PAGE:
Joe Strauss slams "spreadsheet voters"


Joe Strauss of the St. Louis Dispatch was asked in a chat yesterday about last year’s Cy Young Vote and whether he thought Keith law and “others in the sabermetric crowd” had undue influence in awards outcomes. His response:

There increasingly appears a
campaign to discredit pitcher wins as a consideration. They are
considered by some as a derivative of “luck,” much like RBI, in the
estimation of some spreadsheet voters. Law didn’t give the vote to
Lincecum. However, there is an increasingly strong
smartest-guy-in-the-room element that frowns on more traditional
numbers now assigned the pejorative “peripherals.” Personally, I
thought Wainwright the NL’s best pitcher in 2009 only to later be
informed he was merely “luckier” than Lincecum. Who’da thunk?

I’m guessing that, in the past, there have been other writers who are not named Keith Law and who aren’t “spreadsheet voters” who voted differently than Strauss, with such differences changing the outcome of an awards vote. I don’t recall people responding so defensively to those legitimate differences of opinion, or those voters being called out like Strauss calls out Law and others here.

Likewise, I know of no other field besides sports writing where ignoring relevant data, scoffing disdainfully at advancements in analysis and belittling those who seek to broaden knowledge and understanding of the subject at hand is thought of as a positive thing. 

Nationals fire reigning Manager of the Year Matt Williams

Washington Nationals' manager Matt Williams looks on from the dugout during a baseball game against the Philadelphia Phillies, Friday, May 2, 2014, in Philadelphia. (AP Photo/Laurence Kesterson)

Matt Williams was voted the National League Manager of the Year on November 11, 2014, receiving 18 of 30 first-place votes from Baseball Writers Association of America members.

Today the Nationals fired him following a season full of disappointment, reports of clubhouse discontent, and Jonathan Papelbon choking Bryce Harper in the dugout.

Williams went 179-145 (.552) in two seasons in Washington, which is an excellent winning percentage, but when you take over a stacked team the expectations are extremely high and there was seemingly nothing anyone could point to about his actual managing that suggested he was doing a good job.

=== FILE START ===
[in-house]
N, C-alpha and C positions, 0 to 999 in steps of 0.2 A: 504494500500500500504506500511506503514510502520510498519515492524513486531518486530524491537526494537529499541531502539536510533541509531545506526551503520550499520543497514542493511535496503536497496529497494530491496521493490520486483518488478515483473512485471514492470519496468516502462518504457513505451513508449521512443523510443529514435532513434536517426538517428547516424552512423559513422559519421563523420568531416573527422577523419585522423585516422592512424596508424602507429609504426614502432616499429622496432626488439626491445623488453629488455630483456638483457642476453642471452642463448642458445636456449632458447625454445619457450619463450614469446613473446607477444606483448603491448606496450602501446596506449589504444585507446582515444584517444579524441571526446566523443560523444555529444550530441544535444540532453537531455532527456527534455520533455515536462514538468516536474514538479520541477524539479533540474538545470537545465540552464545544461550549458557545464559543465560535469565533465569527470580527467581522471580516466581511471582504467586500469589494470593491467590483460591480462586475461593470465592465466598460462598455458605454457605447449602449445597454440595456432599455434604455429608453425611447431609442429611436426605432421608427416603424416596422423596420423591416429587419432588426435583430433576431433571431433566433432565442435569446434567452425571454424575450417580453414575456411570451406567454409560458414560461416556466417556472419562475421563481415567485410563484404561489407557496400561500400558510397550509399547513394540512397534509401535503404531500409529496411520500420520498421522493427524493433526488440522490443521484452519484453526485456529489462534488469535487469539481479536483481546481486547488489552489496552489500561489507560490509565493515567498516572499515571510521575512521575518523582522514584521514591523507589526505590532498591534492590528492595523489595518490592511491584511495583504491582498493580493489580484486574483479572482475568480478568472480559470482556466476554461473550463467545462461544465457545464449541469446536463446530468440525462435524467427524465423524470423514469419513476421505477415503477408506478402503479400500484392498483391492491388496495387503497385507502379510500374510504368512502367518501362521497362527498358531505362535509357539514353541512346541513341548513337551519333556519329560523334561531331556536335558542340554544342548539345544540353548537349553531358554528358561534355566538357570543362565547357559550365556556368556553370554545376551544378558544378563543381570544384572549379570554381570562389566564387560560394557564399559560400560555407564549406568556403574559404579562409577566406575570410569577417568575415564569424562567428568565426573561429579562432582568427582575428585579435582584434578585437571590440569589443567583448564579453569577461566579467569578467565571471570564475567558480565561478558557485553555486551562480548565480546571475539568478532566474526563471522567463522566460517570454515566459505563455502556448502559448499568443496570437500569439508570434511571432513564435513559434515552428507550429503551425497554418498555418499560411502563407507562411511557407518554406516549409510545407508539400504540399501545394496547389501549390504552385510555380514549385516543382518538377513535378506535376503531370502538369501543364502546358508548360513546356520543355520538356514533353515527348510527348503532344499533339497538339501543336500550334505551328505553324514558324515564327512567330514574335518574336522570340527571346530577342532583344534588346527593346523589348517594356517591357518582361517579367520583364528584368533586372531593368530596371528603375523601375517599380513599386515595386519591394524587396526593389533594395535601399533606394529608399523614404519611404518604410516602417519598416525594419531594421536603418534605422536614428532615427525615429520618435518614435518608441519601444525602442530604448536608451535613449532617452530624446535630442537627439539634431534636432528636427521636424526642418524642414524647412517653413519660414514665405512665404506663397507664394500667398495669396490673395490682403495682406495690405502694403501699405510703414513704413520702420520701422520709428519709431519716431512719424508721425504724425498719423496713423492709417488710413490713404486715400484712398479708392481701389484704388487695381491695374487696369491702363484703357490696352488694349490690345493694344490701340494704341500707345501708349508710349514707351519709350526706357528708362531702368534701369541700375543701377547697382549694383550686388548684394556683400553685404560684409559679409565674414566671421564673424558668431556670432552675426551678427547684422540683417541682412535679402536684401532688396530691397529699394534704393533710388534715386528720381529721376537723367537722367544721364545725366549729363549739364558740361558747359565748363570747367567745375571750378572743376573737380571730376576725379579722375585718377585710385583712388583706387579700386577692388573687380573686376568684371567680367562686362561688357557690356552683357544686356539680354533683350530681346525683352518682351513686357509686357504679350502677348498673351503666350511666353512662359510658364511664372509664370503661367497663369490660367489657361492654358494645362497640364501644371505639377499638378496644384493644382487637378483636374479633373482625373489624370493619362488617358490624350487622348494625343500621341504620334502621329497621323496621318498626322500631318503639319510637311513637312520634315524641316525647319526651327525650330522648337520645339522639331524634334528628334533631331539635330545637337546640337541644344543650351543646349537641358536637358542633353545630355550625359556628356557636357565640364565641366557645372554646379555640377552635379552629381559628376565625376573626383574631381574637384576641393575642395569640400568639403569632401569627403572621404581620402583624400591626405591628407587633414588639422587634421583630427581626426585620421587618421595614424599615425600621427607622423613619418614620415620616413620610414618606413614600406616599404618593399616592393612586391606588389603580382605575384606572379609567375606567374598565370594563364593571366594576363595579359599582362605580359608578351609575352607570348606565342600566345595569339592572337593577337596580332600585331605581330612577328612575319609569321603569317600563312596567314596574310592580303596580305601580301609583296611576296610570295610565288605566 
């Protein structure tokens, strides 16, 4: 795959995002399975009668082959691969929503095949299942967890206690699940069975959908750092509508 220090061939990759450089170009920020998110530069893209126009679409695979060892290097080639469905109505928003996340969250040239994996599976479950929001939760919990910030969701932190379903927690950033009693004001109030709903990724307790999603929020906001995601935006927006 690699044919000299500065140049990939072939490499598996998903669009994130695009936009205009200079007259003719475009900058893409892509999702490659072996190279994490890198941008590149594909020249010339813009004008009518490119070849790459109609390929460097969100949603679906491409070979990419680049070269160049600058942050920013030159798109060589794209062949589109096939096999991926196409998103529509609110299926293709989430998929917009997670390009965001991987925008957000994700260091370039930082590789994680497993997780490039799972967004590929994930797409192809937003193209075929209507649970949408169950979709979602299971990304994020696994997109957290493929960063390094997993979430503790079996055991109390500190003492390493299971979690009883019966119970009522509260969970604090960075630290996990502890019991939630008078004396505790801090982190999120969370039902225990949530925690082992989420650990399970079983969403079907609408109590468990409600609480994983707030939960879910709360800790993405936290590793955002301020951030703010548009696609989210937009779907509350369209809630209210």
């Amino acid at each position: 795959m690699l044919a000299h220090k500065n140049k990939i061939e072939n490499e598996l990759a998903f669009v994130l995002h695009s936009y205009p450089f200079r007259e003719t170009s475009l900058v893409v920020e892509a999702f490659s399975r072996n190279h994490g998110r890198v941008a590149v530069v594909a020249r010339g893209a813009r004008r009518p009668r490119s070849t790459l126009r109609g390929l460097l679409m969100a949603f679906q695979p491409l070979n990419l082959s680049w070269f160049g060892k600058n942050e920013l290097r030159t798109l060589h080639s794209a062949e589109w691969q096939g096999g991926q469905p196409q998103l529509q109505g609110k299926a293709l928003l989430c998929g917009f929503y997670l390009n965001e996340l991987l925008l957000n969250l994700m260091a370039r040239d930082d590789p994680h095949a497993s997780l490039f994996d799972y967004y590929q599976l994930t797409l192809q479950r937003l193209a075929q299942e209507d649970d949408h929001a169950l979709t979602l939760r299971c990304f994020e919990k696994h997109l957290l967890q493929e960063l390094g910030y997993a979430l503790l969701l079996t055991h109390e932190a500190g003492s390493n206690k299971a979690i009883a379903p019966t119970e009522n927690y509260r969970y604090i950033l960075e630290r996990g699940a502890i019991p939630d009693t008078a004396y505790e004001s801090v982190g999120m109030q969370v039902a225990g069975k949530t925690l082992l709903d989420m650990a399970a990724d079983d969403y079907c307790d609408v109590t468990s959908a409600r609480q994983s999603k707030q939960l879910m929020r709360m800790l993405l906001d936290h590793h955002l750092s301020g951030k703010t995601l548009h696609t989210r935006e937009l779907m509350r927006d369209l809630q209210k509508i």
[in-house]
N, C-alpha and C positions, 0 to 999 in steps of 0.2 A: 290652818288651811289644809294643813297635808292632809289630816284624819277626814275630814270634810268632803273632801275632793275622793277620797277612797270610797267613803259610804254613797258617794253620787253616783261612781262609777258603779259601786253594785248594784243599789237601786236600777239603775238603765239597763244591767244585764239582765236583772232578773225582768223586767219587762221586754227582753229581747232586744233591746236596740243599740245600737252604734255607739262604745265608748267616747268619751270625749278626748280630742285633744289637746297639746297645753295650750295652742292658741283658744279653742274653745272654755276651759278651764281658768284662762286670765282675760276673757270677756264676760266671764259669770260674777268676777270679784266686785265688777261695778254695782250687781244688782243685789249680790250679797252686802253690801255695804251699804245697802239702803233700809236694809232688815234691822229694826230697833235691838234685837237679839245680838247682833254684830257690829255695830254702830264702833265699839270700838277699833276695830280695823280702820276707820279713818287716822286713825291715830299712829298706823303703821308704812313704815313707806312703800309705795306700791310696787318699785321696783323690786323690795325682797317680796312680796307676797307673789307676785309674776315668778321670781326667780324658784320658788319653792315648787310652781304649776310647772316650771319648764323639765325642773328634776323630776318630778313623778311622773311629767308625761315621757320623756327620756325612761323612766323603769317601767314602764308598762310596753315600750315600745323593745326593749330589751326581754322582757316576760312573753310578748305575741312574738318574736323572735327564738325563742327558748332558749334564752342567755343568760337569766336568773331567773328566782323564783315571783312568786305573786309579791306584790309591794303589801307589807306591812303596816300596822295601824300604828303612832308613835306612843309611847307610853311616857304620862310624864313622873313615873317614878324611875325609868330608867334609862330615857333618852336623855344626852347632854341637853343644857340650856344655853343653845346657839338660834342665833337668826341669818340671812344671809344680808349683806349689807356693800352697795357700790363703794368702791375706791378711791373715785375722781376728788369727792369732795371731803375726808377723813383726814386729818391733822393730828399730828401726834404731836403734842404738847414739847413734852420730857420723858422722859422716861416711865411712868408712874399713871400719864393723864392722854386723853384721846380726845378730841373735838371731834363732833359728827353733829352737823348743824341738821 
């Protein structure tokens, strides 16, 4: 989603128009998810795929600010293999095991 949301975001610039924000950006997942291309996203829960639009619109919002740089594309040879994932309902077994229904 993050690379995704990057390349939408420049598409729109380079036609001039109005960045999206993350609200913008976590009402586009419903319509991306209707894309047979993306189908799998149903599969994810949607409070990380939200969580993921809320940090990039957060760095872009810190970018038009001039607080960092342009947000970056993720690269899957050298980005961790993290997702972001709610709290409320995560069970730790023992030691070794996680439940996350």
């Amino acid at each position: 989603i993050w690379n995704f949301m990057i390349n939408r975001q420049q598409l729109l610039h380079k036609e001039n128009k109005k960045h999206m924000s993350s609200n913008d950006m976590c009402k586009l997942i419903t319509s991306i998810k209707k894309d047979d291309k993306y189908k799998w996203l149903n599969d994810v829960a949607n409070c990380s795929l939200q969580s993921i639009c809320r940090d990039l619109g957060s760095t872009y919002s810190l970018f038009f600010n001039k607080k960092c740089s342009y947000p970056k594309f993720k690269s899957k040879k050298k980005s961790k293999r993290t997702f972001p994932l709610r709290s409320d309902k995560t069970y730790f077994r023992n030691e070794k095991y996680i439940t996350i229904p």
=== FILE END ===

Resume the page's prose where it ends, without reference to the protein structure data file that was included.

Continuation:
His in-game tactics and particularly his rigid bullpen usage patterns infuriated fans. His dealings with the local media became increasingly antagonistic. And even setting aside two players literally fighting in the dugout there’s ample evidence that Williams lost the clubhouse a long time ago.

Williams was far from the only thing wrong with the Nationals this season and he’s hardly the primary person to blame for their disappointing record, but it’s also hard to make a strong case for his sticking around–meaningless, beat writer-voted award or not–and general manager Mike Rizzo predictably acted quickly to move on.

Now we’ll see who gets to take the next crack at managing the Nationals to play up to expectations.

Dan Haren plans to retire after the playoffs are over

Dan Haren
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Dan Haren, who said two months ago that he was leaning toward retiring after the season, reiterated those plans following the Cubs’ regular season finale Sunday.

At age 34 he started 32 games for the Marlins and Cubs with a 3.60 ERA and 132/38 K/BB ratio in 187 innings, so Haren would have no problem finding work and a solid paycheck for 2016.

However, he’s not expected to part of the Cubs’ playoff roster and told Jesse Rogers of ESPN Chicago:

That was it for me. If I have to pitch in the postseason, I’ll be ready for sure. Happy the way the last few starts have gone. Being able to contribute to this amazing team. I’m just thankful to be a part of it. If I don’t pitch in the postseason, that’s it. It’s been fun. Hopefully there’s a lot more games to go. … If my name is called, I’ll be ready.

Injuries has lessened Haren’s overall effectiveness in recent years, but he’s remained a solid mid-rotation starter and has pitched 13 seasons in the big leagues with a 3.75 ERA in 2,419 innings. He made three All-Star teams and earned more than $80 million.